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    Sounds like a structural problem

    with the slab. Is the house built on a foundation and footing below frost level? If you are in cold country building a home on a slab on grade, without footings, can lead to problems. The radiant system may be the least of there worries.

    The soil composition and water table under a slab will be a concern. You may need a soil analysis and a structural engineer to help out on this job :)

    good luck

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  • John@Reliable
    John@Reliable Member Posts: 379
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    Another choice

    I'm in ma. and we have alot of slab heating which were done with copper pipe back in the 60's. Needless to say most are failing due to age + copper , dirt , concrete , water just don't mix well. Most of the time we install a baseboard loop in the house using the attic for piping plus cut floor @ door ways when needed. I know some will say this is not the way to go , but most of these houses are working people with kids etc. and they don't have the money for lay over etc. so this works great for them. Hope this helps.
  • Mark Eatherton1
    Mark Eatherton1 Member Posts: 2,542
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    Joes articles...

    can be found here http://www.stadlerviega.com/html/contractor/contr_index.html

    Lots of good information here.

    BTW Duncan, I have seen PB tubing failures where it was being used to provide heat from a solar DHW system interfaced to a fan coil (McQuay)unit. ALA Solaron Solar Hearth. The tubing failed laterally. CZLose to a water treatment plant with high chlorine.

    ME


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  • Steve Ebels
    Steve Ebels Member Posts: 904
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    If you're going to retro.....

    Think about panel radiators. VERY nice heat. The ultimate in zoning if you use a trv on each one. You can pipe them with pex or pap which saves a lot of demolition expense and time. All, and I do mean ALL, of the homes I have put them in have very happy homeowners enjoying them.

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  • Meathead
    Meathead Member Posts: 2
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    Poly b

    I have had poly B in all 3 floor of my house since 1988 , One leak , which once investigated was a abrasion on the tubing

    My installer did not place one splice in the tubing in all 7 loops on a two storey house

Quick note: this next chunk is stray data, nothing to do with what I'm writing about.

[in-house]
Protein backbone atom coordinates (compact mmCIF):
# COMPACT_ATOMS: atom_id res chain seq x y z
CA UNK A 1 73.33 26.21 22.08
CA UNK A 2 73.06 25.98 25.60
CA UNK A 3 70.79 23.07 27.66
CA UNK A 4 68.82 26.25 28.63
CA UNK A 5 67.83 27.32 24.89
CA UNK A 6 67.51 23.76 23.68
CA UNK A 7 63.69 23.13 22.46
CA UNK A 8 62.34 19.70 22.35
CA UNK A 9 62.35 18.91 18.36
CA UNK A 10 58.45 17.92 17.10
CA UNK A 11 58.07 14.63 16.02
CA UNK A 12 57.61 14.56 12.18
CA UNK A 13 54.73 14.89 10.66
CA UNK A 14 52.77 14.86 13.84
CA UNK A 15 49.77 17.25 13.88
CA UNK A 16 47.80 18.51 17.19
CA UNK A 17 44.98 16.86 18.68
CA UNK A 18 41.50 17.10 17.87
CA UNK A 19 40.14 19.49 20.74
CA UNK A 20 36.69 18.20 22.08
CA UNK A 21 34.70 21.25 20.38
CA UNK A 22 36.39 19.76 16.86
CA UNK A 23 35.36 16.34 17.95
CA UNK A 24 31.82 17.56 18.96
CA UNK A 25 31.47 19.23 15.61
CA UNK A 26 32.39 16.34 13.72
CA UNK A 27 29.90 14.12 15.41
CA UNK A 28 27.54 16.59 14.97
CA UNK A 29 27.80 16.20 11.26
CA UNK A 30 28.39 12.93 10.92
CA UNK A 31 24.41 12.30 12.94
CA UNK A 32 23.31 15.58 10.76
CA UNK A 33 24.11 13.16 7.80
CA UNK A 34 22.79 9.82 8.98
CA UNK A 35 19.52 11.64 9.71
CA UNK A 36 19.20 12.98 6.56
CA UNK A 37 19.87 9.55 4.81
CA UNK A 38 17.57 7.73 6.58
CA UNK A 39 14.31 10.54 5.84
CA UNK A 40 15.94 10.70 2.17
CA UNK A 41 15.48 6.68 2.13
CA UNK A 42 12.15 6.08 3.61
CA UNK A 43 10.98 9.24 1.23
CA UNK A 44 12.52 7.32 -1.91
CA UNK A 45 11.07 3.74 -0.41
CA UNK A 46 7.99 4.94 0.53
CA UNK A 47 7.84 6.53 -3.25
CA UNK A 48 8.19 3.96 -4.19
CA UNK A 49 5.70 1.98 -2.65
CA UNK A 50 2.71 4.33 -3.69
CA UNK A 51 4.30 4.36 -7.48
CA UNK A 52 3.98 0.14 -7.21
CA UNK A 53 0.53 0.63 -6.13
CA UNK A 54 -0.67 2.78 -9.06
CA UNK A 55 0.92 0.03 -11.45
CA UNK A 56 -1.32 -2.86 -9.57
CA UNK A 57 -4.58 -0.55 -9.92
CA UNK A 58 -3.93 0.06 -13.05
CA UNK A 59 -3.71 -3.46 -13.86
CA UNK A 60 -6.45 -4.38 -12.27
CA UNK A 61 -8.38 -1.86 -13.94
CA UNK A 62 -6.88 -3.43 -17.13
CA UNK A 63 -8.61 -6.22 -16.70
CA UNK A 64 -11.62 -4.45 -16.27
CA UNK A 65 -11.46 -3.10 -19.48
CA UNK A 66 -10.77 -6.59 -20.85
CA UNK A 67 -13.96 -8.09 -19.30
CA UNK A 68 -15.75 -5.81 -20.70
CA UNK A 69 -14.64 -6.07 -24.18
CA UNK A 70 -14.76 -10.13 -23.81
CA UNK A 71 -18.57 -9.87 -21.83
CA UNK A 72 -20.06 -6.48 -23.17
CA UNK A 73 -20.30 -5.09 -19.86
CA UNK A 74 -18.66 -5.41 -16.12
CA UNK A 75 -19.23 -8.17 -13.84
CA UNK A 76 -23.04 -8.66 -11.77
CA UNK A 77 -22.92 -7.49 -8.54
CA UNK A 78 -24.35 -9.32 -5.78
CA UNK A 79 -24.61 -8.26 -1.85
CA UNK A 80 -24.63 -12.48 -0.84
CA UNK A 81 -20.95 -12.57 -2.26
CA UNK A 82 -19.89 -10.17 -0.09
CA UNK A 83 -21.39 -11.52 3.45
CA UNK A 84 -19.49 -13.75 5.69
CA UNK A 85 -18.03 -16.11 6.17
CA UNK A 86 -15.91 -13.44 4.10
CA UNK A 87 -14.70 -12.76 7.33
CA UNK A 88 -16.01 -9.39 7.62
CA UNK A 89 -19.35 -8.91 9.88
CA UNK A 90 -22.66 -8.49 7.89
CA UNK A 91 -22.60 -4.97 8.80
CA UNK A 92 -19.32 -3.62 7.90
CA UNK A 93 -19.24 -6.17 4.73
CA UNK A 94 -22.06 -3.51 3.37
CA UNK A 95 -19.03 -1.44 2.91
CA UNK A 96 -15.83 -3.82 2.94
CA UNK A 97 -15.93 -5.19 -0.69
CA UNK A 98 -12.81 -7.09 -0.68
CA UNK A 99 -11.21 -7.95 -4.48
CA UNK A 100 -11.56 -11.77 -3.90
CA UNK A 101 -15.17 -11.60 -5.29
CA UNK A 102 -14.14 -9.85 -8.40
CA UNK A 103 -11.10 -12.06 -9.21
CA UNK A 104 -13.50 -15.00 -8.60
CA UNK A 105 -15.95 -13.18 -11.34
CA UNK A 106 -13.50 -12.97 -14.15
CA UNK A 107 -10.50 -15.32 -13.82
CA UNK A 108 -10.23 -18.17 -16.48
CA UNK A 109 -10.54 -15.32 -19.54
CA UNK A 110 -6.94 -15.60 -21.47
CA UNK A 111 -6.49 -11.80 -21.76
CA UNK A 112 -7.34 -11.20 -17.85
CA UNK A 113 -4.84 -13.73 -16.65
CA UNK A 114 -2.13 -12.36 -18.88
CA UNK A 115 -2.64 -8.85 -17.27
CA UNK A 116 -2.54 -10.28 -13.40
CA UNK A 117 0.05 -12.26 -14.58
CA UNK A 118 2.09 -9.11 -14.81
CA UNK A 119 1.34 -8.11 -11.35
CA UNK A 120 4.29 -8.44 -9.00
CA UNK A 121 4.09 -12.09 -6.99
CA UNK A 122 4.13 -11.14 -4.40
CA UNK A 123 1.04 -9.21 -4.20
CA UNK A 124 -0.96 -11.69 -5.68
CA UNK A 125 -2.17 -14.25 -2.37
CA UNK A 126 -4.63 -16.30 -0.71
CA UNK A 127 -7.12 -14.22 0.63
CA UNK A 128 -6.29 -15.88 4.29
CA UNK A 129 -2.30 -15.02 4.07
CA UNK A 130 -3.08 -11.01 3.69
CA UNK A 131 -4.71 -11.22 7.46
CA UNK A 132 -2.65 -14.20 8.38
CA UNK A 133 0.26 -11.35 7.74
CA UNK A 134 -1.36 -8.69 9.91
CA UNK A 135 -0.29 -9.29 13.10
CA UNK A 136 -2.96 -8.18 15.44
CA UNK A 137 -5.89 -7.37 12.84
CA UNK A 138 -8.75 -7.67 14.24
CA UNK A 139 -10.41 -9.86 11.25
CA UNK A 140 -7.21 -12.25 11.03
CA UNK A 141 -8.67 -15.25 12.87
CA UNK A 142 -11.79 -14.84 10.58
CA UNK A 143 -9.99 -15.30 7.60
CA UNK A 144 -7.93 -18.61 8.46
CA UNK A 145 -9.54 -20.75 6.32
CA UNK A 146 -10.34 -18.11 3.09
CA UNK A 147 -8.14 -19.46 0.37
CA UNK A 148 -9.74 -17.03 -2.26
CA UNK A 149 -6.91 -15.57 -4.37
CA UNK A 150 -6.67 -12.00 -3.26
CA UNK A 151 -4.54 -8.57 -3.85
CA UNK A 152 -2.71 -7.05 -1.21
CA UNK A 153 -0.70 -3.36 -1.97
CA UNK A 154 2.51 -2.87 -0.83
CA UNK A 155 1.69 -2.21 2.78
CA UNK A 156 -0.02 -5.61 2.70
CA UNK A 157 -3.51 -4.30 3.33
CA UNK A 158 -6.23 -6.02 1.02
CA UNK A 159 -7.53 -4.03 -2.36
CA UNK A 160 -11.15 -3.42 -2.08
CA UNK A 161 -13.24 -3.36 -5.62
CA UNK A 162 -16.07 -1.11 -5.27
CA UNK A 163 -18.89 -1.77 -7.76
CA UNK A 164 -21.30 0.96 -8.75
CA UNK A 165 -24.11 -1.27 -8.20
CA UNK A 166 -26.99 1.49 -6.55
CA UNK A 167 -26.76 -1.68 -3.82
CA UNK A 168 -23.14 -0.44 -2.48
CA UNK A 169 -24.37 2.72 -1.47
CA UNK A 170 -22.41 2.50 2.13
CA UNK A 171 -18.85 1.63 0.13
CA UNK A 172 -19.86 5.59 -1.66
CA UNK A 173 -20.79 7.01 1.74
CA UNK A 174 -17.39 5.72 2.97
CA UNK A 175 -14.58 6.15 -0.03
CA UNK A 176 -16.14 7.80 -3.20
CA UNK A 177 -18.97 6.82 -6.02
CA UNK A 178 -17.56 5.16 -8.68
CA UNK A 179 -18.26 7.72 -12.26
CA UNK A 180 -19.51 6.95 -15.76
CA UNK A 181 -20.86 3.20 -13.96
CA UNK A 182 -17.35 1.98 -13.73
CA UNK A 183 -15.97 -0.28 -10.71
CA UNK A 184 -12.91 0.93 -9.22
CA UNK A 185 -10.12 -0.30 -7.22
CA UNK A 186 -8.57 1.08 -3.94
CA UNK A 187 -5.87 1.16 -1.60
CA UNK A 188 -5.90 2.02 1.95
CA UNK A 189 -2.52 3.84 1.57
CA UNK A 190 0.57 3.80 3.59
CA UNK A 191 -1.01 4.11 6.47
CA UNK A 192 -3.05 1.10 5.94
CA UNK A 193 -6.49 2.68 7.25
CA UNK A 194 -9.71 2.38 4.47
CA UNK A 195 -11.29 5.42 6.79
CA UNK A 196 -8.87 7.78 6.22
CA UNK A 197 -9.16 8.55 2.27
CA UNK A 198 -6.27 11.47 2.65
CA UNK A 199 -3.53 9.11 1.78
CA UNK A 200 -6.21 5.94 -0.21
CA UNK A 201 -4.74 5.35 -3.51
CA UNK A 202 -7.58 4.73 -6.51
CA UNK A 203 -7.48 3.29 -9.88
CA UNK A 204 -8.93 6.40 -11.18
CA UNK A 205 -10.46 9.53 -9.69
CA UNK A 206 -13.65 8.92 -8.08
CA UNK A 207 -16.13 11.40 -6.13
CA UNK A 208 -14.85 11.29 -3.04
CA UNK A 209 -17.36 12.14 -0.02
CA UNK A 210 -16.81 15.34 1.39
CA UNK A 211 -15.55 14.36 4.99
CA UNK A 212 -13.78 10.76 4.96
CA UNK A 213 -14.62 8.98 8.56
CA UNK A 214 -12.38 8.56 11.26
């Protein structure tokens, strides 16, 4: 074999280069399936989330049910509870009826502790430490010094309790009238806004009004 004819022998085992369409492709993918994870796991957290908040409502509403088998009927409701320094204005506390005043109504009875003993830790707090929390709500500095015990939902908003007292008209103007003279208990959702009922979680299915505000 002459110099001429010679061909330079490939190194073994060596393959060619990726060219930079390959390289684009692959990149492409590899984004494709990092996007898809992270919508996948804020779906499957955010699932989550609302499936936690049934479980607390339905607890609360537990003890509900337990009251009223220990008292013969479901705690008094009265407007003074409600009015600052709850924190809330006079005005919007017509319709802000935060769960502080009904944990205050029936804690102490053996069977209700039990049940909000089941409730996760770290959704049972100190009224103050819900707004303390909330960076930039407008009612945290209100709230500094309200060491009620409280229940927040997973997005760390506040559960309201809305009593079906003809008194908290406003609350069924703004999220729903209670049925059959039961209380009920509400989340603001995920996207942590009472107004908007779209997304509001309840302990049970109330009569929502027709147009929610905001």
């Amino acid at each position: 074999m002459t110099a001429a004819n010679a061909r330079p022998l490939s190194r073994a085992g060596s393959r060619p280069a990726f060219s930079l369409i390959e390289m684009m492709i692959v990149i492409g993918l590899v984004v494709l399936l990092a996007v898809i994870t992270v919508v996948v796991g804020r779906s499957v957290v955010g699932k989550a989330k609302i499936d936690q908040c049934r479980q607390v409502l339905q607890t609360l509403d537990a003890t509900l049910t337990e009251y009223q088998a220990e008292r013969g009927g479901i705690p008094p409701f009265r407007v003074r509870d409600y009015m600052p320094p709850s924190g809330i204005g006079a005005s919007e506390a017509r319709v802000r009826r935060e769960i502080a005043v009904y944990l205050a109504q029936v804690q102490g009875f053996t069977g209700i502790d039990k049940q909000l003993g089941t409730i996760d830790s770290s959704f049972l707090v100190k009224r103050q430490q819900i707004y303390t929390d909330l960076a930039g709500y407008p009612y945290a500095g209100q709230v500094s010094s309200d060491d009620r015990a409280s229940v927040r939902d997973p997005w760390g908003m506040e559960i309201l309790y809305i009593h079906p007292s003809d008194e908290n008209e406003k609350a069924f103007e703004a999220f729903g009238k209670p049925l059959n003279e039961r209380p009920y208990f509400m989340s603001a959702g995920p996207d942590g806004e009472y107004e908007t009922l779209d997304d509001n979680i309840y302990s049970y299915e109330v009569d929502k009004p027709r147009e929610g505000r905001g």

I thought flushing the system every year was the way to go , it just intorduced more problems , two compression tanks , two pumps and a boiler that crapped out on newyears eve . The open syetm played havoc on my wallet , I then place a filter on the back of the boiler on the boiler loop and closed the system about 15 years ago , and I have never had a problem .

    I to wonder about adding glycol to my system , its my only source of heat in the house and we do get cold temp s in northern Alberta

    I recently drew some water from the system to be tested and it look like i could drink it , it was so clean looking .

    I had a rum instead

    Question My boiler runs at about 110 degrees most winter , if I add glycol will I need to run hotter and if i do will that effect my Poly B



    ??
  • Meathead
    Meathead Member Posts: 2
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    Poly b

    I have had poly B in all 3 floor of my house since 1988 , One leak , which once investigated was a abrasion on the tubing

    My installer did not place one splice in the tubing in all 7 loops on a two storey house

    I thought flushing the system every year was the way to go , it just intorduced more problems , two compression tanks , two pumps and a boiler that crapped out on newyears eve . The open syetm played havoc on my wallet , I then place a filter on the back of the boiler on the boiler loop and closed the system about 15 years ago , and I have never had a problem .

    I to wonder about adding glycol to my system , its my only source of heat in the house and we do get cold temp s in northern Alberta

    I recently drew some water from the system to be tested and it look like i could drink it , it was so clean looking .

    I had a rum instead

    Question My boiler runs at about 110 degrees most winter , if I add glycol will I need to run hotter and if i do will that effect my Poly B



    ??
  • kcopp
    kcopp Member Posts: 4,443
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    The poly more....

    Than likely is not the problem per se. The lack of the O2 barrier is. If you separate the radiant from the boiler that is the best approach. This is done w. a heat exchanger of some type. taco makes an X- block which is plug and play...just 1 way to do it. The other option is to chemically add oxygen inhibitors to the system every year to keep the corrosion at bay. I use a product called Rhomar that has helped me in one system. Clean the System first then add the inhibitor. You can do the glycol if you really think you need it....they make that too. I am not a fan of glycol as a rule because it does require maintenance every year.